Match Program Closing The Achievement Gap For CPS Students
After Six Months, the Combination of Programs Boosted Math Scores by Nearly Two Thirds of the NAEP Black-White Test Gap and Student Misconduct Dropped by 67%. The City and University of Chicago’s Urban Education Lab Announce Expansion of Tutoring and Mentoring Effort
The University of Chicago Urban Education Lab today released a study showing that high school students who were at risk of dropping out greatly improved their math test scores and school attendance with the help of Match, the intensive tutoring and mentoring program. The program’s benefits were equivalent to closing more than half of the average achievement gap in math test scores between white and black students.
As a result of this positive growth, Mayor Rahm Emanuel and the University of Chicago will expand the program to reach 1,000 students next year.
“This study is welcome news to students, teachers and families who have been working to tackle the achievement gap facing too many of our students,” Mayor Rahm Emanuel said. “To build off the program’s proven track record of success, our goal is to expand access to the Match and BAM programs to reach 1,000 students by next school year. This partnership with the University of Chicago is part of a larger City-wide strategy to invest in expanding youth access to learning, mentoring and employment opportunities that will better ensure all of our students graduate 100% college ready and 100% college bound.”
The Match pilot program began at Harper High School during the 2012-2013 school year when 106 ninth- and tenth-grade students were tracked selected to be tracked. The students selected had missed an average of about 5 weeks of school and were in the 22nd percentile in math test scores the previous school year.
After just six months, the program boosted math scores by nearly two-thirds of the National Assessment of Educational Progress (NAEP) black-white test gap; student misconducts dropped by 67 percent; and the program is predicted to reduce violent arrests among students by 50 percent and reduce course failures by 37 percent.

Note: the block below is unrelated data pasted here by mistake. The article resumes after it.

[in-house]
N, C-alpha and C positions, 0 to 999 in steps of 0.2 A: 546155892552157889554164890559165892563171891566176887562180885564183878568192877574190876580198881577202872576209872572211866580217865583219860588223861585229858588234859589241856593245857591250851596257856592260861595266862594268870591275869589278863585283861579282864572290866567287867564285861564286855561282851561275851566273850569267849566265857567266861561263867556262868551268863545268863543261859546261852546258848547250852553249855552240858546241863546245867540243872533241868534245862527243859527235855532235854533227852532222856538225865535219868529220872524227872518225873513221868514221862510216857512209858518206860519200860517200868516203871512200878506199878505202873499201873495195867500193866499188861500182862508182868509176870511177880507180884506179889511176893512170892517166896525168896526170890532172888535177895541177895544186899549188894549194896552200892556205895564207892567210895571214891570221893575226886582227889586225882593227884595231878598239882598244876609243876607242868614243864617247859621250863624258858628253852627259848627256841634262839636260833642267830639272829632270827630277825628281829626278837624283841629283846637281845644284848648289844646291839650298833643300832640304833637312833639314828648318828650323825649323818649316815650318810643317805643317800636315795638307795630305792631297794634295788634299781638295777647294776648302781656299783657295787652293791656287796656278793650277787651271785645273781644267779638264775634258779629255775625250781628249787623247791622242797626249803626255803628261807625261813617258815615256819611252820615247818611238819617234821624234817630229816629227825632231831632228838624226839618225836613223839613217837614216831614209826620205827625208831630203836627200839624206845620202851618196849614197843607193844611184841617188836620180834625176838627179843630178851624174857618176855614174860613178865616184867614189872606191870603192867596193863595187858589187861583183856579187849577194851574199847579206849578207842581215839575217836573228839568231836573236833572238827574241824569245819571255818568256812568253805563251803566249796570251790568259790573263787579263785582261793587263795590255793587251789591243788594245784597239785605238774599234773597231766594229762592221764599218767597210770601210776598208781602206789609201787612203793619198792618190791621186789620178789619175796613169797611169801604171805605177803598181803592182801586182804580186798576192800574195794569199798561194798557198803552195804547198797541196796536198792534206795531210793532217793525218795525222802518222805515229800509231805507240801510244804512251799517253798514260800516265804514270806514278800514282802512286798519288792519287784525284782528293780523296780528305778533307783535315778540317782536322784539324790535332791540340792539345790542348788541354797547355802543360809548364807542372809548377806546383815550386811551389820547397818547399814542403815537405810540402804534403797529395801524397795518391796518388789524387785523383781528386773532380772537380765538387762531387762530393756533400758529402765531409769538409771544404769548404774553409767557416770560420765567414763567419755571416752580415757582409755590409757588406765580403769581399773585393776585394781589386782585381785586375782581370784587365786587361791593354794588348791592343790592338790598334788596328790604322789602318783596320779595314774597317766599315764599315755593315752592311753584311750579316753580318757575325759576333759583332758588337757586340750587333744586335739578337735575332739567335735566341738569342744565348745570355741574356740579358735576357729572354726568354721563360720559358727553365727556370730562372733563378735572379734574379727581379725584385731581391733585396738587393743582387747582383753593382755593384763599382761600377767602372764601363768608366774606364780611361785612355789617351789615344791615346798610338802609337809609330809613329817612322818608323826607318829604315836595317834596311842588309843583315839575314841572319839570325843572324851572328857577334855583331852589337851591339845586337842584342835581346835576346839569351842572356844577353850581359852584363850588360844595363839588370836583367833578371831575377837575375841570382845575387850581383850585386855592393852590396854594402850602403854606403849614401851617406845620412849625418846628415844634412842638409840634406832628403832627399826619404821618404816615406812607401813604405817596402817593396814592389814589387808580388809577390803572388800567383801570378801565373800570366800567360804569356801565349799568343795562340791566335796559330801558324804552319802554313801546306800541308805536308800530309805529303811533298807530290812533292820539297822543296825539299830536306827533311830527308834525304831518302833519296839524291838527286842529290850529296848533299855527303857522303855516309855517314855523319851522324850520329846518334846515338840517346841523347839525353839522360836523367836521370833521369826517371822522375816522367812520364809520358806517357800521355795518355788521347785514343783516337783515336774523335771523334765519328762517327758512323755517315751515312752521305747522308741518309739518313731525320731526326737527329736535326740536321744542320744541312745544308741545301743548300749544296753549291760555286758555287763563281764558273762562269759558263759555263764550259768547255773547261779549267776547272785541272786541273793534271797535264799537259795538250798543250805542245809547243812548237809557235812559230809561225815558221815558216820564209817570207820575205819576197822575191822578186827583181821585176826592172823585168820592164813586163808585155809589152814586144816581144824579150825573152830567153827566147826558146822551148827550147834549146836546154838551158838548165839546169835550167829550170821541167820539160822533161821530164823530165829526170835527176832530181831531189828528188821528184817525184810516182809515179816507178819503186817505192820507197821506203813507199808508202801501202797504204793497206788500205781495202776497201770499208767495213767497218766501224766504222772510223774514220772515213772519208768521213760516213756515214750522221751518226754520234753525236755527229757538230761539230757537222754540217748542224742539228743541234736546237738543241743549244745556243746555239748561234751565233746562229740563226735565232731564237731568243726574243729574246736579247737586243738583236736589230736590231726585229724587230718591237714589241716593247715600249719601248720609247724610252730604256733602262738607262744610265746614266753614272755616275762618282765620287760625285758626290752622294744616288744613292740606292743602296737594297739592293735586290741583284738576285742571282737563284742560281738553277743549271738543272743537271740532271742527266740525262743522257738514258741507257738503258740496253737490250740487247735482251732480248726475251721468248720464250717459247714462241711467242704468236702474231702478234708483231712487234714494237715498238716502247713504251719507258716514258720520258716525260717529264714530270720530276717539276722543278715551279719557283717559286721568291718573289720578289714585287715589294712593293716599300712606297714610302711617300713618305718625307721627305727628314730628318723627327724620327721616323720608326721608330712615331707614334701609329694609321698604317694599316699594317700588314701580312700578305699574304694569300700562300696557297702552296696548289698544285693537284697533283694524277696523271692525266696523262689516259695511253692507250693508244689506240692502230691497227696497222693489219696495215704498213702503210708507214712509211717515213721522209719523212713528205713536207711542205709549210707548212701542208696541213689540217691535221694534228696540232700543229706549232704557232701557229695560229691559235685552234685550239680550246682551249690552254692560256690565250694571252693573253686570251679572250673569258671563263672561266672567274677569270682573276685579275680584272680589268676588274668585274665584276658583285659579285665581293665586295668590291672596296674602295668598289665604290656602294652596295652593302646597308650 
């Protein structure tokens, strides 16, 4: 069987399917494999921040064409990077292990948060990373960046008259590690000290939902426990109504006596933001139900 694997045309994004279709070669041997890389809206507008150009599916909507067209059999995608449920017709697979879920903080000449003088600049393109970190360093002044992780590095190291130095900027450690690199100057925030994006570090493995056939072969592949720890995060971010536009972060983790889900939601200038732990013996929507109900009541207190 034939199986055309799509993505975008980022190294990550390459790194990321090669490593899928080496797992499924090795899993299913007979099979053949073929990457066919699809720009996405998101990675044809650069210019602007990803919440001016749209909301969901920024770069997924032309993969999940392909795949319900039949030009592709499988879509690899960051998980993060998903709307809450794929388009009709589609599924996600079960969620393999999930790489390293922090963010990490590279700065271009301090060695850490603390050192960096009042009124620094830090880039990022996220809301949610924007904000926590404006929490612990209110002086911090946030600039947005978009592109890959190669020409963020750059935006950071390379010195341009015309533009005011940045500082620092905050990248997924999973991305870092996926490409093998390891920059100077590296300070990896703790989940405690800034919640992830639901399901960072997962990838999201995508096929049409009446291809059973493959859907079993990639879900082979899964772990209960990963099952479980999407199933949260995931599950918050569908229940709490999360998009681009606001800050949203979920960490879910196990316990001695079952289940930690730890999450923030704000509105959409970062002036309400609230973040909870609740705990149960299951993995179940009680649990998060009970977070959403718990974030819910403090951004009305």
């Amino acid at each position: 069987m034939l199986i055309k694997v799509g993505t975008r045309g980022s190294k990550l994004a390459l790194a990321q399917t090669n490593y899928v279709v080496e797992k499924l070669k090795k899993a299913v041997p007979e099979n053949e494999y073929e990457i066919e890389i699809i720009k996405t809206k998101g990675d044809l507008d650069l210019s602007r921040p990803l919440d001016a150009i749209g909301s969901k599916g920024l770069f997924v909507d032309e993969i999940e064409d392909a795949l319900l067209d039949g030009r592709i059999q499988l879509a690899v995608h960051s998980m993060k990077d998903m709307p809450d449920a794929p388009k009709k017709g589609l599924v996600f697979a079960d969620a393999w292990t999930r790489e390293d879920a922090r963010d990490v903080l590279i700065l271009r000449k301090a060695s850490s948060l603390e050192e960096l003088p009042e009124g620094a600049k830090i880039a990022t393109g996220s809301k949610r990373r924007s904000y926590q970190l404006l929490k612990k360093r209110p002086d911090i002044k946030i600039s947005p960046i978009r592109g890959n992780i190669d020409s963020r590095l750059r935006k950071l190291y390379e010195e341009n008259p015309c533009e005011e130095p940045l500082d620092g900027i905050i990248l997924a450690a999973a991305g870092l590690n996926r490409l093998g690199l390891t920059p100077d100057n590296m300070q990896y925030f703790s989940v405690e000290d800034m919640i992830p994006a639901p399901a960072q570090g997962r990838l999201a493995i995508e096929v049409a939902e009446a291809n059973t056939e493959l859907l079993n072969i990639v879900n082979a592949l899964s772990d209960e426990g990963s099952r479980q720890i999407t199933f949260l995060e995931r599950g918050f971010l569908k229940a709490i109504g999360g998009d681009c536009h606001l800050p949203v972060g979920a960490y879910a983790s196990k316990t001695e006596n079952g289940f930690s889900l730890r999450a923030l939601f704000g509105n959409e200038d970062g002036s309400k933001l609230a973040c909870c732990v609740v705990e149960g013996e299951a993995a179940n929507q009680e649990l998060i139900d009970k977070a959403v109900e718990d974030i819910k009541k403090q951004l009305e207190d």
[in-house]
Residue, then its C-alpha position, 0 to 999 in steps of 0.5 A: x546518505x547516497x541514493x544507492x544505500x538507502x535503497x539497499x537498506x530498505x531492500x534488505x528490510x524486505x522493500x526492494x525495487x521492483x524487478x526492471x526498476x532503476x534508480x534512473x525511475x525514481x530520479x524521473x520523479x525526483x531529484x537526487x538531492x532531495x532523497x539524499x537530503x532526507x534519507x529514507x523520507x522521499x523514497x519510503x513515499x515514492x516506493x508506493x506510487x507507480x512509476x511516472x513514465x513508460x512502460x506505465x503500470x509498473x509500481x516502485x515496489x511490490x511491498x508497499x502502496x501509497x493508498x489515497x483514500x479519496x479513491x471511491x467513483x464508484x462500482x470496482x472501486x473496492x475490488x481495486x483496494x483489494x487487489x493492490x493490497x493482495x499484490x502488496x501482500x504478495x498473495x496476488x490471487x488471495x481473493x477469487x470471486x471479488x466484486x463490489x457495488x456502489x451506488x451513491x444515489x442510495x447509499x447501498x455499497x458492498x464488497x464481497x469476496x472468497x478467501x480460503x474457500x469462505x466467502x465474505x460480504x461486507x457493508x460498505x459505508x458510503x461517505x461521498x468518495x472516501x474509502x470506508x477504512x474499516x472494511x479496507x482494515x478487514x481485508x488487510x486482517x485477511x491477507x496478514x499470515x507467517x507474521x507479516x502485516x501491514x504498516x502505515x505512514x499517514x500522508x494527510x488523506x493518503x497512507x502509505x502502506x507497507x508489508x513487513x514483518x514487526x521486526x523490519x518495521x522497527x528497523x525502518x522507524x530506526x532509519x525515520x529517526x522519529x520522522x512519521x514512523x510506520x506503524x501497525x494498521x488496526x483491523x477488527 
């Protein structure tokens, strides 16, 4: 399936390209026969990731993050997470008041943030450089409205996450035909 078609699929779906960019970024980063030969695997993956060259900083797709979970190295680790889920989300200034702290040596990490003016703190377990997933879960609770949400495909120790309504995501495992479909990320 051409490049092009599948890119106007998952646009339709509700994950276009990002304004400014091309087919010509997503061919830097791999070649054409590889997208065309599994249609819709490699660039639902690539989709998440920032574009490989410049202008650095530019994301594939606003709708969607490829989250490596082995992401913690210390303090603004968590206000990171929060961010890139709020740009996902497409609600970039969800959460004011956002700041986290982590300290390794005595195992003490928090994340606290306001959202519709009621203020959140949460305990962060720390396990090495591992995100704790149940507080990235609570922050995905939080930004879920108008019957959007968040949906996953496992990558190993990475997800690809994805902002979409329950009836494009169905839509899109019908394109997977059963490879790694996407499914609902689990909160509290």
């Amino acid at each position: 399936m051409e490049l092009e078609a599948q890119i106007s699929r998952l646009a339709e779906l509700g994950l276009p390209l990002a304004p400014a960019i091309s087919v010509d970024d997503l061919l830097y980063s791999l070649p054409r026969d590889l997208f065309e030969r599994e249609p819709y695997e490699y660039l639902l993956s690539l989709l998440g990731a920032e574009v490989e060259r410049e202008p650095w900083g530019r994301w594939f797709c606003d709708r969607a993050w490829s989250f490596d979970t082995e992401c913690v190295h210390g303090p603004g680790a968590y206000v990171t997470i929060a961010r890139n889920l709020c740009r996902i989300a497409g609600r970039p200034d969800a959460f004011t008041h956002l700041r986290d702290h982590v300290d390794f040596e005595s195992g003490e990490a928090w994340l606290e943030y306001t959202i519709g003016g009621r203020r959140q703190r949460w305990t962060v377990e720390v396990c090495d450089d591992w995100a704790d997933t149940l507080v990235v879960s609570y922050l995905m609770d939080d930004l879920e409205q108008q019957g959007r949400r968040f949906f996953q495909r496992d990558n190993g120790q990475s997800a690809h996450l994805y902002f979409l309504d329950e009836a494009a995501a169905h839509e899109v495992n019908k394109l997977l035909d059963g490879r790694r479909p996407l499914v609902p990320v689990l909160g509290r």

Building upon this success, Mayor Emanuel and the UChicago Urban Education Lab will further increase the number of Chicago Public Schools students participating in the Match math tutoring program to reach 1,000 students.
“By broadening access to the Match Education program, led by the University of Chicago Urban Education Lab, we are strengthening the District’s commitment to ensuring all students, particularly our most vulnerable, are prepared for success in the classroom and in life,” said CPS CEO Barbara Byrd-Bennett. “This innovative model for driving academic achievement is a welcomed addition to the District’s rigorous plan to foster growth and success in and outside of the classroom.”
In addition to a significant jump in math test scores, students receiving tutoring and mentoring, on average increased their likelihood of being “on track” for graduation by nearly one-half.
“These results come from a randomized experiment of the sort that generates gold-standard evidence in medicine, but remains far too rare in the area of social policy,” noted Roseanna Ander, Executive Director of the UChicago Urban Education Lab.
One benefit of the Match tutoring approach is that it takes on the “mismatch” between a student’s grade level and the actual skills he or she has developed, which can be four to seven years behind grade level, said Jens Ludwig, Co-Director of the Urban Education Lab and McCormick Foundation Professor of Social Service Administration, Law, and Public Policy.